**** - (): into the system for me, since I didn't have power at that point. And I was doing indoor training on a Peloton. There was a bit of a head scratcher because there wasn't a Peloton integration at the time. And it took a minute and going back and forth with the team over there to figure out, Oh, if I just at least record my Peloton ride with my Wahoo head unit and a heart rate monitor.

**** - (): At least the data is coming in at that point. Right. So while it wasn't perfect, it kind of got me one step further. And then ultimately, uh, with the thanks to SRM, I did get some of their SRM X power pedals to put power on the bike, which has been a godsend, obviously in terms of our communication and just my ability to kind of really work within the app.

**** - (): I mentioned that all to say. Like I was super jazzed with the optimized app and what it was delivering to me, but what I started to get a sense when some personal travel kicked up for April, this big chunk of time before my target event in June, like I was going to have a problem. I didn't trust that the AI could figure out this complicated equation of.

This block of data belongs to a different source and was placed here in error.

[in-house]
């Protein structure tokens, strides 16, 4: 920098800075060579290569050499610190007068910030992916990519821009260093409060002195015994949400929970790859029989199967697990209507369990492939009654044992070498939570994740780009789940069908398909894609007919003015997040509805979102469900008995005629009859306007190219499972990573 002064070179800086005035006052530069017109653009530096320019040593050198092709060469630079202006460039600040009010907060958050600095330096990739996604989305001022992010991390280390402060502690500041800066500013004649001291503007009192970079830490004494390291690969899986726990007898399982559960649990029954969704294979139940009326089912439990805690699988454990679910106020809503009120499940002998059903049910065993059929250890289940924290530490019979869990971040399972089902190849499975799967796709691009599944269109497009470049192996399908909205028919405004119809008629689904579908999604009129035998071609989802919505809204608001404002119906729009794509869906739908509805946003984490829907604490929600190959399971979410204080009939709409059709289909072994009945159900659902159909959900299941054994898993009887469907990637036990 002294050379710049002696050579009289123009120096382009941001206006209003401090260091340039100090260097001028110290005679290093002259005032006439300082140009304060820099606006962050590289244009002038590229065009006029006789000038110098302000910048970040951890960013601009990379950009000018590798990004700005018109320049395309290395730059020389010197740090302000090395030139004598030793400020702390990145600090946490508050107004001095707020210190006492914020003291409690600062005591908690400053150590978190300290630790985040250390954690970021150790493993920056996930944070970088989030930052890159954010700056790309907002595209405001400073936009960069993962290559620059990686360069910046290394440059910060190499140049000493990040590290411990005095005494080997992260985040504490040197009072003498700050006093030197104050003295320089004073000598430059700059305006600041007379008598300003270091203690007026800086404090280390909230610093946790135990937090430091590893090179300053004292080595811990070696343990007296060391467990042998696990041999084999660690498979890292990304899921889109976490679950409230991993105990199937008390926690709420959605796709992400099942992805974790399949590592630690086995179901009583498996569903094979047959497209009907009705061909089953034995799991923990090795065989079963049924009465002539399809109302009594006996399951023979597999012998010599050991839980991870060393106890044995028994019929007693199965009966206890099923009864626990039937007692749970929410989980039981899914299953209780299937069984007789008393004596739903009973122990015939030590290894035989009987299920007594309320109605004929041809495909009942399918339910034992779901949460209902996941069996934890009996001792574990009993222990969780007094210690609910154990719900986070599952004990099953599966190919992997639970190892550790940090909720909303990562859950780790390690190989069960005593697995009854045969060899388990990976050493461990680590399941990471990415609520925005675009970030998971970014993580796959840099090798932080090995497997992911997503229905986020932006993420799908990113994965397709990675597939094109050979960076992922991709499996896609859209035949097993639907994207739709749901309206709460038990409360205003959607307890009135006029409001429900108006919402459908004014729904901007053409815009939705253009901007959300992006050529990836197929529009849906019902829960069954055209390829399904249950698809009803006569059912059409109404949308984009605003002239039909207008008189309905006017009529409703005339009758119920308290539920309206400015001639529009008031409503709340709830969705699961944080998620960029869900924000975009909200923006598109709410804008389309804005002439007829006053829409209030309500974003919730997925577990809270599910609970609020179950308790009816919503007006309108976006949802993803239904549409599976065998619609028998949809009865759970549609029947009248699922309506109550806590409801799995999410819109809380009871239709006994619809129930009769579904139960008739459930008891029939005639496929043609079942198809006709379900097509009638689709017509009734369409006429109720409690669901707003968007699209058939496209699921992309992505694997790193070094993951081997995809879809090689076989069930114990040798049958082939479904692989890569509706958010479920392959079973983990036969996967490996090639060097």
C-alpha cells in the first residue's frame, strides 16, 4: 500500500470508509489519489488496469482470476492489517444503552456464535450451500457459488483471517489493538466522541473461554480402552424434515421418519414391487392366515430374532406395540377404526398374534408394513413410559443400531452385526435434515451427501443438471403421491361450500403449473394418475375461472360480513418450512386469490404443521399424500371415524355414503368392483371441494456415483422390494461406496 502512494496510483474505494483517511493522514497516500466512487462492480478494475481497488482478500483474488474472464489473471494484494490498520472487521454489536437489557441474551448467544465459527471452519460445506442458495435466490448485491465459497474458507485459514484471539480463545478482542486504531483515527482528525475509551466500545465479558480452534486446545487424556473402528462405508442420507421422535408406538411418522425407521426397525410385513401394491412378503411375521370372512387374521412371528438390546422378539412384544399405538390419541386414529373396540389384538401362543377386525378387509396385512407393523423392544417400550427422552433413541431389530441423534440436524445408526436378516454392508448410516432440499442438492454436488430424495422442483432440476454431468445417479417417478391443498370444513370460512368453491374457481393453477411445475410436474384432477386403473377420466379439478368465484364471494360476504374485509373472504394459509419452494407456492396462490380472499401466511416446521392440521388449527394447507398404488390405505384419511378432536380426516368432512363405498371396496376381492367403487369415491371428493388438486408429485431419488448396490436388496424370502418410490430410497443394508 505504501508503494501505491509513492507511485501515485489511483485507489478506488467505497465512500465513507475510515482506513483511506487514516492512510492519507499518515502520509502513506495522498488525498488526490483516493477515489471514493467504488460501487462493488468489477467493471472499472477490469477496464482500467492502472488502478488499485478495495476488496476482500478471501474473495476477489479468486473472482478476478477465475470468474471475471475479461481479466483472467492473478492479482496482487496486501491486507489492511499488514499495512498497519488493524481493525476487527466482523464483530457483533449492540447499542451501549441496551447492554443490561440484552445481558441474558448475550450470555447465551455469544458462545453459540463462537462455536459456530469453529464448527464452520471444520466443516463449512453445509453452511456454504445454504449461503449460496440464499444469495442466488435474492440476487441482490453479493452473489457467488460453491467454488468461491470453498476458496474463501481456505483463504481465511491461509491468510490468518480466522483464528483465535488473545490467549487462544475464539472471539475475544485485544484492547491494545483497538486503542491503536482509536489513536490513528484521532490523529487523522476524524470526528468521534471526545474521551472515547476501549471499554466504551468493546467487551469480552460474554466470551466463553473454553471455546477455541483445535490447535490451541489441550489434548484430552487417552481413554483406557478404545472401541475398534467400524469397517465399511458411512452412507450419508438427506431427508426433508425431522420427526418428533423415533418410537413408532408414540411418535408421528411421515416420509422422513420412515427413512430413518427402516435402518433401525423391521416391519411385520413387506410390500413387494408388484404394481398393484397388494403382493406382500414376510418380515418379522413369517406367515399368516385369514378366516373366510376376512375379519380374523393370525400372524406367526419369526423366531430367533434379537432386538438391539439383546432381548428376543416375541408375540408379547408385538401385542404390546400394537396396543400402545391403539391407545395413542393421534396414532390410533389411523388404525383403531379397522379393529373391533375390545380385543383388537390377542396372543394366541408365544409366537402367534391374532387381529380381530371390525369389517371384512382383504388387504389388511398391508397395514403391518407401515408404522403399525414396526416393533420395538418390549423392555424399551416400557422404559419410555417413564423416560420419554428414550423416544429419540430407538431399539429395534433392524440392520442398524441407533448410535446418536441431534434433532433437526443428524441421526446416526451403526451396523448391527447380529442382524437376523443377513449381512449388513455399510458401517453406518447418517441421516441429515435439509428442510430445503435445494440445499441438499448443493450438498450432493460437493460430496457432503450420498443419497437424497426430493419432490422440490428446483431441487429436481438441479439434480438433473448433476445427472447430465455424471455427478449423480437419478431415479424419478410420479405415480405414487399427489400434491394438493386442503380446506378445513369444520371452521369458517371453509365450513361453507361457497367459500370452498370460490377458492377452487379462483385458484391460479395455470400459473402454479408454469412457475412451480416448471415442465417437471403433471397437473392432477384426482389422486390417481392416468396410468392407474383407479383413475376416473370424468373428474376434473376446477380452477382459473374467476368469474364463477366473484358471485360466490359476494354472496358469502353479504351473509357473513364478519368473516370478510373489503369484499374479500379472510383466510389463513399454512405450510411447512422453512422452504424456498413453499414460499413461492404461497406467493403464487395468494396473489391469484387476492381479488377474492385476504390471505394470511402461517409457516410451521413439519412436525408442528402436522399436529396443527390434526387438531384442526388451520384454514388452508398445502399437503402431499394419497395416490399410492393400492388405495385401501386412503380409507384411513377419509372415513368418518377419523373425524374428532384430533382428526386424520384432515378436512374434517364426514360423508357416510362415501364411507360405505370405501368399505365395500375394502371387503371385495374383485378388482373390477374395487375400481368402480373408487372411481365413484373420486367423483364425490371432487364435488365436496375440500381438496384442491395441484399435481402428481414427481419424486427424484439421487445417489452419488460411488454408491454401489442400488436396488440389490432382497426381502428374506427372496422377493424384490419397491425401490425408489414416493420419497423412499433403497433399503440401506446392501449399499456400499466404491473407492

**** - (): You could training for this big event training for the unbound 200 got a limited amount of time. How are we going to get the volume? How are we going to get all the different things that we need into a program? And that's why I went back to fast cat. And that's where I got introduced to you, Justin. So Yeah.

**** - (): Long, very long intro talking a lot about the Optimize app, but Justin, welcome again to the show. Thank you. Let's just learn a little bit more about your background and then I have lots of questions about what's coming up for me.

[00:06:45] - (): Justin Bowes: Yeah. Yeah. It's, it's crazy. Um, yeah, again, thank you for having me on the show.

**** - (): Um, long time listener, first time caller. Um. Really appreciate, uh, the opportunity to, uh, to speak with you and obviously, work with you now, uh, with getting you on board and, um, get you ready for Unbound. Uh, so my background, um, the quick and dirty is I started racing when I was 15. I watched the 1984 Olympic Games, uh, in Los Angeles, watched Alexei Grewal, from the United States, win the gold medal in the road race.